Understanding Year-Round Whale Presence by Listening Closely
By Anne Smrcina
In cold winter months with New England’s whale watching fleet safely stored away or relocated to southern harbors, one might assume the animals that support the industry have also departed these frigid waters. However, recent studies show that whales visit Stellwagen Bank National Marine Sanctuary throughout the year.
Stellwagen Bank serves as the primary destination for most of Massachusetts’ whale watching vessels during the April-October season. Humpback, fin, minke, and occasionally sei whales feast on schools of sand lance (a small forage fish), krill, and other prey. Dolphins and harbor porpoises also cruise through sanctuary waters, with dolphins occasionally providing escorts as they ride the bow wakes of passing ships. North Atlantic right whales skim feed patches of copepods and other zooplankton in the spring and fall. Visual observations of the varied species from the whale watch fleet provide important data for cetacean researchers during whale watching season, but these contributions fall off in the winter (November-March). Acoustic monitoring technology fills this “black hole” of whale data by recording the calls (and presence) of visiting marine mammals year-round.
“Being able to see whales is not the only way to know who’s there,” notes Dr. Leila Hatch, national coordinator for the Sanctuary Soundscape Monitoring Project (SanctSound). SanctSound is focused on determining sound levels and baseline acoustic conditions in seven sanctuaries and one marine national monument around the nation. In November 2018, Stellwagen Bank National Marine Sanctuary and National Marine Fisheries Service scientists deployed three acoustic recorders (SoundTrap 300s) at different locations in the sanctuary. Data has been collected continuously throughout this multi-year project, which will conclude in spring 2022.
The sounds recorded by the units were compared to a pre-programmed call library of vocalizations identified to local baleen species—North Atlantic right whales, sei, fin, humpback, and blue whales. For common dolphins, Atlantic white-sided dolphins, and pilot whales, the system cannot yet identify species-specific whistles (typical vocalizations), so they were grouped together as delphinids.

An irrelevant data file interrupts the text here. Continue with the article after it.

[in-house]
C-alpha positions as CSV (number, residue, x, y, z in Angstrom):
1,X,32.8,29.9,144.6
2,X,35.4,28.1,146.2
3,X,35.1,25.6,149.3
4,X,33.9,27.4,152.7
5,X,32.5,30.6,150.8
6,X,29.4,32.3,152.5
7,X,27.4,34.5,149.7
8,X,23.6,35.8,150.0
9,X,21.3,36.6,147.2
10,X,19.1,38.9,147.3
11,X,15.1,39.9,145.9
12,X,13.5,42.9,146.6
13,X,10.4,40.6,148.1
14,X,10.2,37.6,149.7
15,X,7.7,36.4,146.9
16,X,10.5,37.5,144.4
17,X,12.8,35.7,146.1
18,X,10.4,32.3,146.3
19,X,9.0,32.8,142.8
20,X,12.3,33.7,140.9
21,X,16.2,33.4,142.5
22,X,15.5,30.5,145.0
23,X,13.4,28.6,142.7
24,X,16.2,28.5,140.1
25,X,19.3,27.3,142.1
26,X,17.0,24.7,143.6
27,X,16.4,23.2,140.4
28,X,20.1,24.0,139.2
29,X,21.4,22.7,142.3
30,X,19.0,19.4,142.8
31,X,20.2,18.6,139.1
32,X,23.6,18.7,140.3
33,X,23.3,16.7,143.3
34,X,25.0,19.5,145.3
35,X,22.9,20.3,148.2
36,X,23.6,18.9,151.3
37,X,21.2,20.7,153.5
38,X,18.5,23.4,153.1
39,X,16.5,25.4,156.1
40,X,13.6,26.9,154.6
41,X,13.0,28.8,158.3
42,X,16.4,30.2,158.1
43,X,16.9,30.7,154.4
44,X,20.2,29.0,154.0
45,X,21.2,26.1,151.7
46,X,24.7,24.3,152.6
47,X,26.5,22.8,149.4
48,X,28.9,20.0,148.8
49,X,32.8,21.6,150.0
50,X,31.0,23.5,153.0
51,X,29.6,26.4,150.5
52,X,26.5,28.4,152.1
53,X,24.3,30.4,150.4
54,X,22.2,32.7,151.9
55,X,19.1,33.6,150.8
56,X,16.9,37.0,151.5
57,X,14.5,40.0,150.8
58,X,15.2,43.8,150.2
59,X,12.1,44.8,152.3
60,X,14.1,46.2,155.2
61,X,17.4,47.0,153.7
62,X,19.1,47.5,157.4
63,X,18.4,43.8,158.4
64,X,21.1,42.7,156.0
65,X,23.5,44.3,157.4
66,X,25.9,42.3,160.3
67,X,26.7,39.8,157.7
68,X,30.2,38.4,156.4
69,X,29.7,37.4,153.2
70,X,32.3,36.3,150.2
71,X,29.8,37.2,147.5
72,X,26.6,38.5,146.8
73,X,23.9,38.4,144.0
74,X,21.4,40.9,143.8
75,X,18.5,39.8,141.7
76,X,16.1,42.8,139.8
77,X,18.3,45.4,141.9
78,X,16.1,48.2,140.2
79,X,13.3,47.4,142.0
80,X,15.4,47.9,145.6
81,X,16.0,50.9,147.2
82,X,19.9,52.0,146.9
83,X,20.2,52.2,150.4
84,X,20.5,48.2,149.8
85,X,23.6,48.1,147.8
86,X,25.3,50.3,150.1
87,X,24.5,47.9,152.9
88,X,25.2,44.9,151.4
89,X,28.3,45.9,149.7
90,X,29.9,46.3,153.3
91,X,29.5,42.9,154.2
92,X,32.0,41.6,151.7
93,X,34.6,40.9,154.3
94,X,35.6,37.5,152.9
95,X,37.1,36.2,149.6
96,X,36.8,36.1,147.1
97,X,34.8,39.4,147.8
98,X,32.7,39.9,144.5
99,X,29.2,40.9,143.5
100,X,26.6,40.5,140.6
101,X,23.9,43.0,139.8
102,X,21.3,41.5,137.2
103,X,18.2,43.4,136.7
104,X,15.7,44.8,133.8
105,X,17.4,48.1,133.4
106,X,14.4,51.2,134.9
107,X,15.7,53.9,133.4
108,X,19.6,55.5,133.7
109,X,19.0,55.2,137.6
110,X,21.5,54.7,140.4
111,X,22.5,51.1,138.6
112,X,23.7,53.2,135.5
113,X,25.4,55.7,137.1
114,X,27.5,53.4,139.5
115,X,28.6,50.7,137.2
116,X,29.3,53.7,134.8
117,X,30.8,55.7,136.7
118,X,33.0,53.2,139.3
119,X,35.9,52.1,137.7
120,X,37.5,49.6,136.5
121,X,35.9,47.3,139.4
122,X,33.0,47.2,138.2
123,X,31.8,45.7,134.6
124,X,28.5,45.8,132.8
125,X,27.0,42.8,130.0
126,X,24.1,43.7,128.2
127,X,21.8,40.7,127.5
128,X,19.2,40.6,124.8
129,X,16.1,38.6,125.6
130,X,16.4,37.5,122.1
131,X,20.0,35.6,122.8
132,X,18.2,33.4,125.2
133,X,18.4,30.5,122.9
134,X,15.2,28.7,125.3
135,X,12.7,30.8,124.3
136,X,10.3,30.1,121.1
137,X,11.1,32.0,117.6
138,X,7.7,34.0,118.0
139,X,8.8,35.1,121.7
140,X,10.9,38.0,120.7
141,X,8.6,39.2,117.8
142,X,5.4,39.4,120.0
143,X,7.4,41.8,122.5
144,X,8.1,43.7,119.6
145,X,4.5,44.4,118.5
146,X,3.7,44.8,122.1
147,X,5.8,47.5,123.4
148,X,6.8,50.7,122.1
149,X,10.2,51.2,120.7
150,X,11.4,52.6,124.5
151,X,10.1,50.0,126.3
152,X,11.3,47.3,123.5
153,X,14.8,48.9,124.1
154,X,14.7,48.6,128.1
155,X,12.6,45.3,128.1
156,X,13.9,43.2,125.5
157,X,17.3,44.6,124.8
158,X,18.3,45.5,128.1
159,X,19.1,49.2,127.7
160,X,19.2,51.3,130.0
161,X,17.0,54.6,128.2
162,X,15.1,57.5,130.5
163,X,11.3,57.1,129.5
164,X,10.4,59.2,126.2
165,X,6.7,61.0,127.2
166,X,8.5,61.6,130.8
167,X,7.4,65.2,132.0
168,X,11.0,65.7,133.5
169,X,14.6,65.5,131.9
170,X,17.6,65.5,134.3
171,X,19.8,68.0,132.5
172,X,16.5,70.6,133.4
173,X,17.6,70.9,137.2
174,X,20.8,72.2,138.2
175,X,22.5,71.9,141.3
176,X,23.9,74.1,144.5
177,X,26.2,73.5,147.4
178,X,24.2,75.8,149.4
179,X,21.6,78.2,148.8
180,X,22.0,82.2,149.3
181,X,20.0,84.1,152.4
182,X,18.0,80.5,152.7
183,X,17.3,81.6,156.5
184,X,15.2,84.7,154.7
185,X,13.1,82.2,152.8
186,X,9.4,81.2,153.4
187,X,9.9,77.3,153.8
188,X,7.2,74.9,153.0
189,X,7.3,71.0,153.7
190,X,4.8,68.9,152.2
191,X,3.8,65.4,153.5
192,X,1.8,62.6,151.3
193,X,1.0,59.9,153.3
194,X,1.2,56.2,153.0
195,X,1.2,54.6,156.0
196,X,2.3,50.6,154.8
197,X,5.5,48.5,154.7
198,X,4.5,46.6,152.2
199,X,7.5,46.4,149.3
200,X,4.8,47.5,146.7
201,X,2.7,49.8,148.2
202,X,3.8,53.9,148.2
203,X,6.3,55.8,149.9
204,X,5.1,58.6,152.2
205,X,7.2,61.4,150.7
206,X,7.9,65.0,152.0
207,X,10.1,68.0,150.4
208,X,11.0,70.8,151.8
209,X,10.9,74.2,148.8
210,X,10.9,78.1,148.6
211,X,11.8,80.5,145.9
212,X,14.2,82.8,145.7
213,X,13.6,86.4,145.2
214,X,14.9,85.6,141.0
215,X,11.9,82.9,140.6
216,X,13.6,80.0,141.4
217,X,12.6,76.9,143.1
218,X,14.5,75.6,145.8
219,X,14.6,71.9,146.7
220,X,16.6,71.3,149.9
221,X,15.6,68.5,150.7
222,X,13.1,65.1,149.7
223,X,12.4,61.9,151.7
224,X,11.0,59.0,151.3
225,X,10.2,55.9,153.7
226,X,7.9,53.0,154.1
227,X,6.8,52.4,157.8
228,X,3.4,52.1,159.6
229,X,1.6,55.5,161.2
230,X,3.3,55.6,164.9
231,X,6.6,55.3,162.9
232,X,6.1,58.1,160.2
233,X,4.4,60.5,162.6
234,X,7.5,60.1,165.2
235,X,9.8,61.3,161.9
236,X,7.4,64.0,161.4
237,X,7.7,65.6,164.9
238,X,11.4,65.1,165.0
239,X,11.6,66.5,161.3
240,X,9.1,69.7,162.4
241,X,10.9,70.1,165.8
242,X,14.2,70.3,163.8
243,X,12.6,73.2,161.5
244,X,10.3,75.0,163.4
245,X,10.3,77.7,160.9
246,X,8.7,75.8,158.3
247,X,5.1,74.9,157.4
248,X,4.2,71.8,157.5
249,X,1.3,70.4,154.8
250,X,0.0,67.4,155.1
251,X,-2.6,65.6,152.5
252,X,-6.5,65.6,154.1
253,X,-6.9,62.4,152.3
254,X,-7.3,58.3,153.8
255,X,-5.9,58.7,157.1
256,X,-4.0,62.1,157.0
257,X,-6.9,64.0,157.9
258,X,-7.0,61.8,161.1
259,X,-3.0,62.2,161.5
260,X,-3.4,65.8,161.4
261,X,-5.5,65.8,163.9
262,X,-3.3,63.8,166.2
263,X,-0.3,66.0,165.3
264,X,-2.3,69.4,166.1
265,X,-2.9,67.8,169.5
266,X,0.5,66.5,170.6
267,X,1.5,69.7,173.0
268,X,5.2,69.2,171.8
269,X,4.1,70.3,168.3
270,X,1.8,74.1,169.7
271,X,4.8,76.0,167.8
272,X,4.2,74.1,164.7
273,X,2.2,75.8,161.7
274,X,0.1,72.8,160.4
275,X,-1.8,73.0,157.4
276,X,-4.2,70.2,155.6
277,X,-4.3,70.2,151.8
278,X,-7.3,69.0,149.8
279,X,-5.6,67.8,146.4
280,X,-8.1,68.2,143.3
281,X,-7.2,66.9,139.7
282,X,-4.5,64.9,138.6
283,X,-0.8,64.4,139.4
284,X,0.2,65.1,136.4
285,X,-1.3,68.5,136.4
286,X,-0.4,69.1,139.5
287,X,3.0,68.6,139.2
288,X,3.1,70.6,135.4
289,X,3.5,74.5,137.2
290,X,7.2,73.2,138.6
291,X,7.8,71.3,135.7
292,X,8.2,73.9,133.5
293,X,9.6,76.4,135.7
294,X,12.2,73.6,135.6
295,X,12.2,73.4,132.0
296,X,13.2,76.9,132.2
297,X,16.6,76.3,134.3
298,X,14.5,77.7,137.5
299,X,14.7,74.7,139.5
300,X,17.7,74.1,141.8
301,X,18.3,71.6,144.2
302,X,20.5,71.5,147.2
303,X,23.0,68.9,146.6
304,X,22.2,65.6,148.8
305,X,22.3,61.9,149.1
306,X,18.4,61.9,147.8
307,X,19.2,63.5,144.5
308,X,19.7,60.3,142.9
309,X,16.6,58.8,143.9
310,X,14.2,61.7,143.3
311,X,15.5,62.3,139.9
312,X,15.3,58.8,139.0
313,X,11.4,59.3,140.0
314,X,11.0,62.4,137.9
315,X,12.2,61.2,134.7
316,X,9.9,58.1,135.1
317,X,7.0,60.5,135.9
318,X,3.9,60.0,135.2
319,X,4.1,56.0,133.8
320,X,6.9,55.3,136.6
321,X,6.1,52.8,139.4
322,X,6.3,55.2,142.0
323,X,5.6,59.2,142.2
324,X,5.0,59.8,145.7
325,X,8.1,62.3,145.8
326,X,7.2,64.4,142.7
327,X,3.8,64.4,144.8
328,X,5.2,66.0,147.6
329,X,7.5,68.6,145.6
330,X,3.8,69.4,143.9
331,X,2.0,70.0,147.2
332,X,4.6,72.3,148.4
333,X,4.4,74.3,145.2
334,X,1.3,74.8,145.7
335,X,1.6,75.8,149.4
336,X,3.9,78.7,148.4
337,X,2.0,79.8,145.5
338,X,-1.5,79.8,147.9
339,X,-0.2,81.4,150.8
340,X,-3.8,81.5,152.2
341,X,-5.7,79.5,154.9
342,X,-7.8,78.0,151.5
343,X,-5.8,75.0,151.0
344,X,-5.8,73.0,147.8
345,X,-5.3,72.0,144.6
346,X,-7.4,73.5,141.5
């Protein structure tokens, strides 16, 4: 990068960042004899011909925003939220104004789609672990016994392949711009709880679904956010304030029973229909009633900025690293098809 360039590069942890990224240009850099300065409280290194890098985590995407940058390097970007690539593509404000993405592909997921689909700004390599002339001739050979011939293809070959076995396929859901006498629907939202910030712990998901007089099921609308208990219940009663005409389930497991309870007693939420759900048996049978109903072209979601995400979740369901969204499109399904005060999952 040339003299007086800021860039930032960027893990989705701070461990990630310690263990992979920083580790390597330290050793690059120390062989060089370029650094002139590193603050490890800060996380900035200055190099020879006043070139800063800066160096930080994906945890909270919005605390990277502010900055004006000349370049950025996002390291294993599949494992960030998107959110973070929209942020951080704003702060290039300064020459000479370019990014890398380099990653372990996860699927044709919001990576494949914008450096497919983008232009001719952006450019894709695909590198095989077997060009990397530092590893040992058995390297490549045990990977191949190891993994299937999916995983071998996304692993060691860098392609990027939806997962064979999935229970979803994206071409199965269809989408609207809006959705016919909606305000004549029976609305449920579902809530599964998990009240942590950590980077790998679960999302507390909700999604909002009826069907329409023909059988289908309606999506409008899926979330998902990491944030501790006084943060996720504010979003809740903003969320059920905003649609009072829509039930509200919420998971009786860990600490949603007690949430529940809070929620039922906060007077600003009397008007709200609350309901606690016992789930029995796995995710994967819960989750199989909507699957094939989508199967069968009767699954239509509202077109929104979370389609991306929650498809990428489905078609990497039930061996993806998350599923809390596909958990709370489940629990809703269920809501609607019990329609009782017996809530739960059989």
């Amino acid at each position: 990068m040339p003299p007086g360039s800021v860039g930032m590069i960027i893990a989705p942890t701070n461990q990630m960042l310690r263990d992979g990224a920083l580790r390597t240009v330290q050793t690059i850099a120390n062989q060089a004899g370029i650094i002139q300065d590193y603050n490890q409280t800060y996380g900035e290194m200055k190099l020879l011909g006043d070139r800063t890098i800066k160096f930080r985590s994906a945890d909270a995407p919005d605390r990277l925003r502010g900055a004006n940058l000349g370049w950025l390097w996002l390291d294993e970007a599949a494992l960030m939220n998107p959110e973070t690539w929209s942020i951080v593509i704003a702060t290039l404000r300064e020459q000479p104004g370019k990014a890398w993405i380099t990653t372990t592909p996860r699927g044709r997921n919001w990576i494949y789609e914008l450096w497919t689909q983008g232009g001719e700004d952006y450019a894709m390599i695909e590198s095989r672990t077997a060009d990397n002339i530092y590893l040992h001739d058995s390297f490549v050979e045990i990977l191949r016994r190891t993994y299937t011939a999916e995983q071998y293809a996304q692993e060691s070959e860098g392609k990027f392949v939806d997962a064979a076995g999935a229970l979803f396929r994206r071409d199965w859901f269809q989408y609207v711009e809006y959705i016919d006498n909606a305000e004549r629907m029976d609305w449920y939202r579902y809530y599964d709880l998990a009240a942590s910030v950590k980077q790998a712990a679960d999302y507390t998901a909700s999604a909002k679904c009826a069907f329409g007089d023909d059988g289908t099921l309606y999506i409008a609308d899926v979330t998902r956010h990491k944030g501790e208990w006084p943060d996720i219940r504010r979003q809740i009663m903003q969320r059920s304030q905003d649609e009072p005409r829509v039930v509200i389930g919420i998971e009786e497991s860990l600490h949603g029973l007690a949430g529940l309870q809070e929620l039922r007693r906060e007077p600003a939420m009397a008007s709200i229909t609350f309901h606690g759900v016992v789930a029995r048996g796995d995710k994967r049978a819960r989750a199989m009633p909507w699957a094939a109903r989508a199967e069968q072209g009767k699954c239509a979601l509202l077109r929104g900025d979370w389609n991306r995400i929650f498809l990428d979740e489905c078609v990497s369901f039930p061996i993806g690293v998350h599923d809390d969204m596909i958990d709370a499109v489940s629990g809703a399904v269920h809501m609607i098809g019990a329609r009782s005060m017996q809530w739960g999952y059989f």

“Using passive acoustic monitoring provides a snapshot of the usage of the sanctuary by baleen whales and dolphins, exemplifying the species richness of this northern East Coast sanctuary,” said Annamaria DeAngelis, of the Northeast Fisheries Science Center, an acoustician working for this project.
What and When: Questions Answered
Stellwagen Bank National Marine Sanctuary, among all the East Coast sanctuaries, hosts the largest number of baleen whales and dolphins in terms of daily activity and number of calls detected by acoustic receivers. The data indicated that North Atlantic right whales visited primarily from February to May while humpback whales were present throughout the year with slight decreases in late summer and late winter. Sei whales came to these waters from mid-February to mid-June, while fin whales were detected year-round but with fewer numbers in summer months. Occasional blue whales were heard in the early fall. Dolphins were present throughout the year with highest detections in spring and a secondary peak in December.
“We were surprised by the number of vocalizations by dolphins during the year-long dataset,” noted Dr. Sofie Van Parijs, project scientist from the Northeast Fisheries Science Center. “We don’t get many opportunities to view these animals in the winter.” The evidence of year-round dolphin presence led to further investigation, which showed that more detections were made at the southernmost buoy anchored on Stellwagen Bank than at the two other buoys located in deeper areas west and north of the bank. The data also indicated that dolphins are actively communicating throughout the day and night.
Why Study Whale Presence?
The baleen whales that feed in the sanctuary are all protected under the Marine Mammal Protection Act and most (North Atlantic right, fin, sei, and blue) are listed as endangered under the Endangered Species Act, with the right whale holding a critically endangered status. Knowing when and where these animals are located can help in developing better conservation strategies. This work fills in knowledge gaps about dolphins in the region, which will be fine-tuned to the species level in the future.
Acoustic studies allow researchers to continue making observations in the wintertime when it’s hard to be out on the water. Bimonthly trips to swap out and service equipment allow weeks of data to be downloaded in the laboratory. These new techniques provide a system that can identify animals that are often hard to see from the surface and provide a much wider field of “view” using sounds that can reach the receivers from any direction.
Whale watching for the cetacean research community now continues year-round with a new emphasis on whale listening.
Anne Smrcina is the education coordinator at Stellwagen Bank National Marine Sanctuary